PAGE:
Vigliotti v. Selsky et al
DECISION AND ORDER granting in part and denying in part 103 Motion to Compel. A conference to set a deadline for dispositive motions is set for September 3, 2013 at 9:00 A.M. Signed by Hon. Jeremiah J. McCarthy on 7/3/13. (DAZ)
UNITED STATES DISTRICT COURT
WESTERN DISTRICT OF NEW YORK
DECISION AND ORDER
DIRECTOR DONALD SELSKY, et al.,
The parties have consented to proceed before a Magistrate Judge pursuant to 28
U.S.C. §636(c) .1 Before me is plaintiff Jack Vigliotti’s motion to compel . For the
following reasons, plaintiff’s motion is granted in part and denied in part.
Plaintiff commenced this action pro se on November 25, 2008 pursuant to 42
U.S.C. §1983, alleging that on September 12, 2005, while he was incarcerated at the Wende
Correctional Facility (“Wende”), he was assaulted by defendant Correctional Officer Timothy
Benson. Complaint , First Cause of Action. Plaintiff further alleges that certain due process
violations occurred at his disciplinary hearing, which was conducted by defendant Captain
Martin Kearney, arising from the incident. Id., Second Cause of Action. On October 18, 2005
Captain Kearney found plaintiff guilty of some of the charges against him and sentenced him to
180 days of confinement in the Special Housing Unit (“SHU”) and 180 days loss of packages,
television, commissary, and telephone. Id. at ¶21, p. 11. On December 7, 2005, defendant
Bracketed references are to the CM/ECF docket entries.
Donald Selsky, the Director of Special Housing, denied plaintiff’s appeal and affirmed Captain
Kearney’s determination. Id. at ¶24, p.14.
Plaintiff argues that during the six months of SHU confinement he was transferred
from Wende to Upstate Correctional Facility (“Upstate”). While in transit to Upstate, he was
temporarily incarcerated at Auburn Correctional Facility (“Auburn”), where he attempted to
commit suicide. Plaintiff’s Memorandum of Law [130-5], pp. 4-5. When he returned to Auburn
from the hospital, he was placed in a mental health cell where he was given only “a flimsy smock
and a thin mat” Id. at p. 5. At Upstate he was again placed in a mental health cell until he was
transferred to a mental health observation cell at Clinton Correctional Facility (“Clinton”) with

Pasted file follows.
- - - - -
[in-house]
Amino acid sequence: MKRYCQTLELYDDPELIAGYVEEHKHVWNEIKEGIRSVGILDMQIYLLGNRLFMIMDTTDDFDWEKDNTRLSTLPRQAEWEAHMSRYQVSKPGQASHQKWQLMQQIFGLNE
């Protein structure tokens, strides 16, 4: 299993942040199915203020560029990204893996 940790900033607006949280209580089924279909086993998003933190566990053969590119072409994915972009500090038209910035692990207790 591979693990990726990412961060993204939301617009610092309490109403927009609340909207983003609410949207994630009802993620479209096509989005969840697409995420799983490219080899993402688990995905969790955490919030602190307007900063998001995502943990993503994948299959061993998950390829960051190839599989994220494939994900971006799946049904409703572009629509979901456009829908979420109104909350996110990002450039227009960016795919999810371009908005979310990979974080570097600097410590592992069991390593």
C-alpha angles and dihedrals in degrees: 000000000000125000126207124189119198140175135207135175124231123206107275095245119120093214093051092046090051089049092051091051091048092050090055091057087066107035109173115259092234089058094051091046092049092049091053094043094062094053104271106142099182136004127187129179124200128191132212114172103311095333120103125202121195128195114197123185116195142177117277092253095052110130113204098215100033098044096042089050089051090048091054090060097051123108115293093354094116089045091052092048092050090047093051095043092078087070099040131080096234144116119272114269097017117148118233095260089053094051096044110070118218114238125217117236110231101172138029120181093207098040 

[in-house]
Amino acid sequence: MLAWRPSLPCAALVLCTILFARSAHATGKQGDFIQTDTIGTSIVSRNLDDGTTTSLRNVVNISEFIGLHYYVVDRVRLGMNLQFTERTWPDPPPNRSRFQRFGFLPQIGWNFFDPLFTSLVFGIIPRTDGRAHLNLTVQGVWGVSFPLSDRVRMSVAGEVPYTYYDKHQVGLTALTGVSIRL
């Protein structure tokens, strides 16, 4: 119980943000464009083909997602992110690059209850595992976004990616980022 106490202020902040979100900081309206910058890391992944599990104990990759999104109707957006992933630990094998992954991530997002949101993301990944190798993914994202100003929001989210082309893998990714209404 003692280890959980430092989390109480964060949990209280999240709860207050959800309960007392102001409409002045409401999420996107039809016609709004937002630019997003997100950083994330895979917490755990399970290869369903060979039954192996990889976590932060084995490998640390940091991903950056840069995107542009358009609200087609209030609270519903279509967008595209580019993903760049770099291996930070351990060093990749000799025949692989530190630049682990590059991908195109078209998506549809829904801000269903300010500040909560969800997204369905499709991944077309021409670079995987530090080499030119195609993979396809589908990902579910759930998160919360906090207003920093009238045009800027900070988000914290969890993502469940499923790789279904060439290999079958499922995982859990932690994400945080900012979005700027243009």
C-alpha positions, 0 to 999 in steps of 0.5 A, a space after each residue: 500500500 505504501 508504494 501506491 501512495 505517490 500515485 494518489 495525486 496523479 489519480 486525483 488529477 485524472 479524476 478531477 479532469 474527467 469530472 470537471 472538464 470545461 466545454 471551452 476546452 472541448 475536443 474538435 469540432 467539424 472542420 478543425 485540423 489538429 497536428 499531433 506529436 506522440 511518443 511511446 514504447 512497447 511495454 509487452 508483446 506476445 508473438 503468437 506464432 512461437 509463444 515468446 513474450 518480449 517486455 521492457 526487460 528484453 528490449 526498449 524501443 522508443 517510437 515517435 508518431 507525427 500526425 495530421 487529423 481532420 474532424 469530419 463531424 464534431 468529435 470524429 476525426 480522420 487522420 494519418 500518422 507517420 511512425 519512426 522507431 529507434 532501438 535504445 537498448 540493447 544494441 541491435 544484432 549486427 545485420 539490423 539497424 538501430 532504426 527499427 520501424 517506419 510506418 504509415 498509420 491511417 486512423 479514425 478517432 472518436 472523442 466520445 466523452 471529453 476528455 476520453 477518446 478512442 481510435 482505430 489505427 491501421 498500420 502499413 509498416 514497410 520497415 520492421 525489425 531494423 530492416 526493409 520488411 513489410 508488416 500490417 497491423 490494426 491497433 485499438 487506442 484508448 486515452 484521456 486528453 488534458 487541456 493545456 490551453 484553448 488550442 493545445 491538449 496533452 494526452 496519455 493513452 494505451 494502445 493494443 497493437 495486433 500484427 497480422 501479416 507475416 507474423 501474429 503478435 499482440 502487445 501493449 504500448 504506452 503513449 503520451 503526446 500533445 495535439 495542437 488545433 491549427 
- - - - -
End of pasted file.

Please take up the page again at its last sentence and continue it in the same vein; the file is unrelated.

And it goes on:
similar conditions. Id.
While plaintiff was proceeding pro se, he moved to compel certain discovery [34,
45]. While these motions were pending, I appointed Patrick McCarthy, Esq. to represent plaintiff
. The parties then advised me that all aspects of plaintiff’s motion to compel, other than
those seeking defendant Correction Officer Timothy Benson’s medical records, were resolved by
the parties . I then granted plaintiff’s motion for Benson’s medical records in part and denied
it in part. July 19, 2011 Decision and Order .
On October 13, 2011, I issued a Second Amended Case Management Order 
requiring the completion of pretrial discovery by March 30, 2012. Id., ¶1. In January of 2012,
Patrick Curran, Esq. was substituted for Mr. McCarthy as plaintiff’s counsel . Shortly
thereafter, a Third Amended Case Management Order  was issued requiring the completion of
pretrial discovery by April 30, 2012. Id., ¶1. That deadline was then extended four additional
times (, , , ) resulting in the February 15, 2013 pretrial discovery deadline set
forth my Seventh Amended Case Management Order ().
One week before this deadline, plaintiff requested a conference to discuss his
outstanding discovery requests. A conference was held on February 15, 2013, and at that time, I
directed plaintiff to file a motion to compel by March 1, 2013, and indicated that “[i]t shall
include an explanation of why this issue was not raised until shortly before the discovery
deadline”. February 15, 2013 Minute Entry and Order . This motion ensued, which seeks to
compel production of certain discovery within 30 days, or in the alternative, to preclude
defendants from “presenting any evidence of their claim at that time of trial.” Notice of Motion
. Plaintiff also seeks costs. Curran Affidavit , Wherefore Clause.
“Courts have wide discretion to manage discovery.” Smith v. Haag, 2009 WL
3073976,*3 (W.D.N.Y. 2009) (Payson, M. J.). “Parties may obtain discovery regarding any
nonprivileged matter that is relevant to any party’s claim or defense”. Fed. R. Civ. P. (“Rule”)
26(b)(1). “[A]ctions alleging violations of §1983 require especially generous discovery.” Cox v.
McClellan, 174 F.R.D. 32, 34 (W.D.N.Y. 1997) (Feldman, M.J.).
With this standard in mind, I will address plaintiff’s motion, which identifies the
following fourteen items of discovery he is seeking:
Misbehavior Reports/Unusual Incident Reports concerning
our client’s attempted suicide and barricading himself in his
cell November 5, 2005;
Any tickets issued to Mr. Vigliotti and attachments or
reports or follow-up documentation associated with them or
with the alleged incident(s) that is the subject of any such
ticket for the years of his incarceration;
All documents identifying Corrections Officers who
escorted Mr. Vigliotti and other inmates from Nine
Company, B-Block at the Wende Correctional Facility, to
and from dinner on September 12, 2005;
Disciplinary hearing documents, including review of the